parent opinion

What nobody told you about being in your 'working mum era'. But should have.

I have entered my working mum era. And I know this isn't exactly the most original thought, but holy crap it's hard.

I thought I was prepared. We had pulled off a minor miracle and got a spot at our preferred daycare for our preferred day. We are lucky enough to have parents who are willing and able to share care on other days. I got the little labels and put my son's name on everything he owns.

But then I actually had to leave him at daycare. He wailed as I walked out of the nursery room, holding his chubby little arms out to me with confusion and hurt on his tear-stained face.

I went to the nearby coffee shop and burst into tears. And not gentle little tears, but great, body-heaving sobs that startled several other patrons. Every single cell in my body screamed that I was doing the wrong thing and I should go and collect him immediately. I made it 15 minutes before calling for an update and my heart shattered when I could still hear him crying in the background.

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I should be clear – the daycare my son attends is fantastic. The educators are all angels and both my husband and I are committed to him attending, both for the social and educational benefits we believe it provides and so I can continue to work. 


We know that there will be an adjustment period and that's totally normal. But all that logic and reason had absolutely no place in my head when I was imagining my son sitting alone in a dark, windowless room bawling his eyes out and wondering why he no longer had a mummy (evidently in my imagination we dropped him at a Soviet-era gulag rather than a frankly pretty luxe daycare centre).

We made it to about noon that day. The next day, my son came down with gastro.

Sobs and sickness is how we started and it's pretty much how we have gone on. Every time I think we might have taken a step forward and maybe daycare drop-offs won’t be hugely traumatising for us all, he comes home with the flu or gastro or, you know, the bubonic plague and we take three steps back.

My immune system isn't bad, but I don't think anyone's was designed to fight off germs fortified by small people licking the floor and swapping snot with each other.

I truly don't know how anyone manages this working-mum gig without support. It's not lost on me how incredibly fortunate we are to have parents we can lean on when our son can't go to daycare because he is too sick, or when we can't parent because we are too sick.

I was explaining the concept of daycare to a colleague without children. Basically, you give them all your money to look after your small human so that you can work, and then your small human gets sick and can't go. So you can't work. But you still have to give them all your money. And then the small human gets you sick, so you still can't work. And you still give them all your money.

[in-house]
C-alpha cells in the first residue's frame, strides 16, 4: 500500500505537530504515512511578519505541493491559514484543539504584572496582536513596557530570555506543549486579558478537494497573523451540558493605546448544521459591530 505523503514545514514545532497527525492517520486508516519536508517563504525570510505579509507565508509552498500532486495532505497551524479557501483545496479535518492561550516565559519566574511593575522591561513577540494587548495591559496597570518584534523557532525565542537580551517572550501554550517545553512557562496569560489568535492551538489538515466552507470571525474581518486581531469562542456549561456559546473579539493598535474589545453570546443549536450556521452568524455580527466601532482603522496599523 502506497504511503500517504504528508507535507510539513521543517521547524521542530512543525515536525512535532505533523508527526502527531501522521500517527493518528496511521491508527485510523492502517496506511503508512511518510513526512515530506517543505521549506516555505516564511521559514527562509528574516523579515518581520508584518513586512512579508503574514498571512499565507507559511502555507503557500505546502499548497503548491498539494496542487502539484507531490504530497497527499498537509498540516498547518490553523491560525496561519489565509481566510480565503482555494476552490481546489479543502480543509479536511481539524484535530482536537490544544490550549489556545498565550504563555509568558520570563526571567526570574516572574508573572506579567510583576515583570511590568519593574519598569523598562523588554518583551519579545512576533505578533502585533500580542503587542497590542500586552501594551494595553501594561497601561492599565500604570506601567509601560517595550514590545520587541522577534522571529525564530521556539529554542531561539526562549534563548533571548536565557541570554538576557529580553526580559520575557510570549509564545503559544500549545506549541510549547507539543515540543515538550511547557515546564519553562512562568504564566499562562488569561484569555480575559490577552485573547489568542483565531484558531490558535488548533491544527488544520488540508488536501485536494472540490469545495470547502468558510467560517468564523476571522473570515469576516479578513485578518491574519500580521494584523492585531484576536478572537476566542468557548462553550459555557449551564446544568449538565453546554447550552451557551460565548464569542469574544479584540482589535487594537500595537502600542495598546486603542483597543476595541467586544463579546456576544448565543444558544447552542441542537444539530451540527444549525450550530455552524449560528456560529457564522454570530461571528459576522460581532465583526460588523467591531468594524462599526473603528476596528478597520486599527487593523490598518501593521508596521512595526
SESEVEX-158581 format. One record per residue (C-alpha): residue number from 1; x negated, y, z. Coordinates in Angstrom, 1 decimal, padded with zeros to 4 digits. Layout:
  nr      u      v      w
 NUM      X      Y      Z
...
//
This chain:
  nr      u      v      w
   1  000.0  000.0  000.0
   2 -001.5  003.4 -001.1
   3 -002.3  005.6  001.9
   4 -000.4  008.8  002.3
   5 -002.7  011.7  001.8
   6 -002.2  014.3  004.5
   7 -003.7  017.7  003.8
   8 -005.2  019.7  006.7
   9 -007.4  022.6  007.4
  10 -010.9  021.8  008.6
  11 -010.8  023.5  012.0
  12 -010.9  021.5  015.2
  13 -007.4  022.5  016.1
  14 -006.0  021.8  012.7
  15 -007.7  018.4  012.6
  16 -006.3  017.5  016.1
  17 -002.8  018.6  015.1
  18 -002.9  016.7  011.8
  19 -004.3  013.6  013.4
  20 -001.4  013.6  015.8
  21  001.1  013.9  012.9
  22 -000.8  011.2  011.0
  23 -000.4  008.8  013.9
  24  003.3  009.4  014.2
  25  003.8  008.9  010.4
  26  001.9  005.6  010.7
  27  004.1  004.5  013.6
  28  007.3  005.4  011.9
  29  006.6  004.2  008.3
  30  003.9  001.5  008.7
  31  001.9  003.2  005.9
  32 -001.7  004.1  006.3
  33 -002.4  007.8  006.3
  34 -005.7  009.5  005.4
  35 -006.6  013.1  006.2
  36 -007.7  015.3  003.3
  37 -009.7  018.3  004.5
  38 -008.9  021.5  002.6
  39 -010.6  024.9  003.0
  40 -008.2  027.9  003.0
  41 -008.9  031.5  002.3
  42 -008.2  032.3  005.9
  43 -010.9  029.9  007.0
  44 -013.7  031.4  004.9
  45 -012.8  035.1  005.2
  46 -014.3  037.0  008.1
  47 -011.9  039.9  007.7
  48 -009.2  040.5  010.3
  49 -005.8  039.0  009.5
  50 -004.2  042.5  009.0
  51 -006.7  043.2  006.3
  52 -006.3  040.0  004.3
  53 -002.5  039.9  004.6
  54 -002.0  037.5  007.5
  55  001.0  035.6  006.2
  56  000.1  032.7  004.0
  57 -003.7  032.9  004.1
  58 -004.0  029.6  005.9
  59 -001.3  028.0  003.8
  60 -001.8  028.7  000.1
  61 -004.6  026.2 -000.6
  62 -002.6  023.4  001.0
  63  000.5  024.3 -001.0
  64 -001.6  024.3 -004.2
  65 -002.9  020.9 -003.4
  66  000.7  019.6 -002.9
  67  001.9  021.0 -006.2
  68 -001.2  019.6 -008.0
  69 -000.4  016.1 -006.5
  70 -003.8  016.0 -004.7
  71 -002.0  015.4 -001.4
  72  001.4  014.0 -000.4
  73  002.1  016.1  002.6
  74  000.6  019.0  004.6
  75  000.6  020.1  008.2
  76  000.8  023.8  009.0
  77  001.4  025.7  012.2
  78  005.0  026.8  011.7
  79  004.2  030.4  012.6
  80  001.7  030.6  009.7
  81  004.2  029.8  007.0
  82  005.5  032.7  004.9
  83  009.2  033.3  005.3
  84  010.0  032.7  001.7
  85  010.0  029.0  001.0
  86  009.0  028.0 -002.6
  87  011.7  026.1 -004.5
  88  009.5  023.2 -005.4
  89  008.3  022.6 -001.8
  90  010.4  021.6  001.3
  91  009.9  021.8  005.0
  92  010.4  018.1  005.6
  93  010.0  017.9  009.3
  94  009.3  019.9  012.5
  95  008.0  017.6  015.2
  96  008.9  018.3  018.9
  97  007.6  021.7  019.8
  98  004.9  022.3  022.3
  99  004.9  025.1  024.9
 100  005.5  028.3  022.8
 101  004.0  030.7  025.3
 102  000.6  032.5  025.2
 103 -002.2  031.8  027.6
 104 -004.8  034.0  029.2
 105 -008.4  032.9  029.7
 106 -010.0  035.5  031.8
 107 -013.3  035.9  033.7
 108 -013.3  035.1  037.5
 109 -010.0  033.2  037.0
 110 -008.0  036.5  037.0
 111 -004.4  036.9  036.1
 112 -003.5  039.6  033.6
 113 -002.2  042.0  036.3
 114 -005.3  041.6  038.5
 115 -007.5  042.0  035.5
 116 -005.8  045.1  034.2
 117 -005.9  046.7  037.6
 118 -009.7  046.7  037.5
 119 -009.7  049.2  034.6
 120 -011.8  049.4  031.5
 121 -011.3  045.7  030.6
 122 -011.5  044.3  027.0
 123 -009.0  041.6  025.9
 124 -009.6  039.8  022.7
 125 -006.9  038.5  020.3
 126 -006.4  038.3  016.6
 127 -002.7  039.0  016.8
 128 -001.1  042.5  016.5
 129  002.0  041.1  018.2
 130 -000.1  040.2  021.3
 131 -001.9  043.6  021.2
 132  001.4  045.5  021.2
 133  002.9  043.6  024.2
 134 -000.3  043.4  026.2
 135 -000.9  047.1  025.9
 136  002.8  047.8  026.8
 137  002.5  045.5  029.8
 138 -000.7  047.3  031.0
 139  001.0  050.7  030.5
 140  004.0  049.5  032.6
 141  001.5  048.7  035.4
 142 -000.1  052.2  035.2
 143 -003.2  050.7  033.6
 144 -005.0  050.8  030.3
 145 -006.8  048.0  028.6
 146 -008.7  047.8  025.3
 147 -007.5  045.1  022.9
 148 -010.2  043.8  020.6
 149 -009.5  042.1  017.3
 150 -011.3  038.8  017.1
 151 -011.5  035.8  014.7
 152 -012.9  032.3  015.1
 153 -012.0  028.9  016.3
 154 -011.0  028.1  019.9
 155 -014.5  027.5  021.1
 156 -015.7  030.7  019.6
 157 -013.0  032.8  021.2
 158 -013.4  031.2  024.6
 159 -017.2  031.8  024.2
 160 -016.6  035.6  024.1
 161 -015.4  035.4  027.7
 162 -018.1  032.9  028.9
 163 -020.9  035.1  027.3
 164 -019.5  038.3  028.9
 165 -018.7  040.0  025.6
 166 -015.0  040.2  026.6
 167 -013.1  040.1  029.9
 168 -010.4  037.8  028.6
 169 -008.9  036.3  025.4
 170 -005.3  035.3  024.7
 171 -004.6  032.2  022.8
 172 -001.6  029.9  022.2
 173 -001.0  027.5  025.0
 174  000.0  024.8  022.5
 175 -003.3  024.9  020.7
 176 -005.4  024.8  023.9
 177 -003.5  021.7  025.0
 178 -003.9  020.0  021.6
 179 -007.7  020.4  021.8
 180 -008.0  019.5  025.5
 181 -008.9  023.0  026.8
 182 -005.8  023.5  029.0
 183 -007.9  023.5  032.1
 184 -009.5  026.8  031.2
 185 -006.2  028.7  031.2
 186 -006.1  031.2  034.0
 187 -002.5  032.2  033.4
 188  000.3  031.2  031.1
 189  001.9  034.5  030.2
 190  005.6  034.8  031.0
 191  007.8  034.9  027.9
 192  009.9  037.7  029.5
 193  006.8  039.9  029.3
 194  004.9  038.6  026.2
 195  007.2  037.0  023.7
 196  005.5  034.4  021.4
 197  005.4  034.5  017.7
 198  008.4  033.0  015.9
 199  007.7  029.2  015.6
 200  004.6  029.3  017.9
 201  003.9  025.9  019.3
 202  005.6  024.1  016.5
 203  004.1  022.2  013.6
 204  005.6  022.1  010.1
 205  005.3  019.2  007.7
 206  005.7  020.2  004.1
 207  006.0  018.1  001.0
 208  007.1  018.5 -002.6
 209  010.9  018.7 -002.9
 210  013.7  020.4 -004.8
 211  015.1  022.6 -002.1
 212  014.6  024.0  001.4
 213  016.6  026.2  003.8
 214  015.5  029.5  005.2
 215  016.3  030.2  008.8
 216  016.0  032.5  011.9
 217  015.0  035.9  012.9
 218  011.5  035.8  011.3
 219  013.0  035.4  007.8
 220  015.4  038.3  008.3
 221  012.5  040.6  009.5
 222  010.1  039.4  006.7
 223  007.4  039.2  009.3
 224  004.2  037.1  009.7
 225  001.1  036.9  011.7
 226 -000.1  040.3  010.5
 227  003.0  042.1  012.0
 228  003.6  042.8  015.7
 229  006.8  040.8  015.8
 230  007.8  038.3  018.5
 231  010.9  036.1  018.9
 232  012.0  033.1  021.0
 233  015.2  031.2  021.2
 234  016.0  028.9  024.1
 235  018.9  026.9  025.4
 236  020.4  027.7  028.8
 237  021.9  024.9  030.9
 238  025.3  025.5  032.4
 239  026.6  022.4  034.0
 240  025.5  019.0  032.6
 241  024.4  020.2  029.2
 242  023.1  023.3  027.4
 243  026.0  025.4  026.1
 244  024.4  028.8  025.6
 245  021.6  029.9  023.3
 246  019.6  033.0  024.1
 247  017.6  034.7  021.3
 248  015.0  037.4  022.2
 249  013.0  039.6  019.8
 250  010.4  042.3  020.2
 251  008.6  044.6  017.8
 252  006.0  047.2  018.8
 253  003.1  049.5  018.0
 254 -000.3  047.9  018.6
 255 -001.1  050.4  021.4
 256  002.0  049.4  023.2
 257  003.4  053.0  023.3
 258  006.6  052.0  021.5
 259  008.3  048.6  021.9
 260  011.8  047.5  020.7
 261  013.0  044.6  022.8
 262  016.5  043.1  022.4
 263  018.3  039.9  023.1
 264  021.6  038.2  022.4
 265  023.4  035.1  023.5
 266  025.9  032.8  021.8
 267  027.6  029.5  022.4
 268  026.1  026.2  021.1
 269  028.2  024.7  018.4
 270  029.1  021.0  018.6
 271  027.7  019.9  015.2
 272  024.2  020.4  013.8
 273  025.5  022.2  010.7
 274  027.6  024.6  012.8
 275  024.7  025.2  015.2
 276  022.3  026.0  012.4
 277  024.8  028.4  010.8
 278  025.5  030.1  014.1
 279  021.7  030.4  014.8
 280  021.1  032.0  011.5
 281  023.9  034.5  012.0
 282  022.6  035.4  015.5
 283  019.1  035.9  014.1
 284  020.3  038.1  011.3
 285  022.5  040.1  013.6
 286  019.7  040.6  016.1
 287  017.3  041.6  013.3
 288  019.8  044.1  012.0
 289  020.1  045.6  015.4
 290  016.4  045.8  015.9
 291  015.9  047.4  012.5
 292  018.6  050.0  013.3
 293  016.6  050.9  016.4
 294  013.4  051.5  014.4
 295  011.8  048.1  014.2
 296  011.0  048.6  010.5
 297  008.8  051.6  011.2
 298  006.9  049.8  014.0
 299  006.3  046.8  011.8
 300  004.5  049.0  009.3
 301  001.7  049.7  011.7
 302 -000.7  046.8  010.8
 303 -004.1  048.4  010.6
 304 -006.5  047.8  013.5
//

I explained how much daycare costs per day, and watched his pupils turn into dollar signs as he mentally drafted a resignation letter to start up a daycare centre.

"Don't you get money back from the Government?" he asked. OH MY SWEET SUMMER CHILD. 

I wanted to explain it to him, I really did, but despite being very well educated and generally considered quite intelligent, I have NO idea how the CCS works. Except to say that, most of the time, it doesn't seem to work. I have spent countless hours on hold with the Centrelink Families Line. I am not proud of the person I become when I hear the infamous "Thank you for calling. Goodbye," before they hang up on you.

Sorting out the childcare subsidy so I could actually afford to work (lol) was just another task that added to a mental load that I felt tripled the day I went back to work. 

I also only work part-time, so why is there suddenly NO time in my week?? When did I clean the house in the past? Or cook things?? Pre-baby, my husband and I pretty much existed on toasted sandwiches and cereal. Post baby my concerns about keeping scurvy from our household mean that’s not so doable anymore.


And why has the number of appointments suddenly increased? Why do I constantly find myself needing to be home for the plumber, or the electrician? Or find time to go to the doctor, or the dentist, or the child health nurse? Households where both parents work are the default now, but it still feels like the world is set up for one person to be at home full-time.

Working and parenting feel like I am never quite giving enough to either role. I am still learning to be fully present with my son rather than checking emails, or trying to talk through the application of Court of Appeals cases with him.

But on the bright side, I love being back at work. I feel like I have found a piece of me that went dormant after Patrick was born (and the ability to drink a whole cup of coffee whilst it’s still warm is a seriously underrated pleasure). I also feel like my productivity has skyrocketed. When there's no option to work late or on the weekend, it's amazing how much you can actually get done in a workday.

Nothing worth having comes easy, so like millions before me, I will keep working at this and hopefully getting better.

But I reserve my right to continue to complain bitterly about Centrelink.

Elizabeth Olds is mum to one-year-old Patrick, a part-time lawyer and a full-time sweet tooth.

Feature Image: Supplied.

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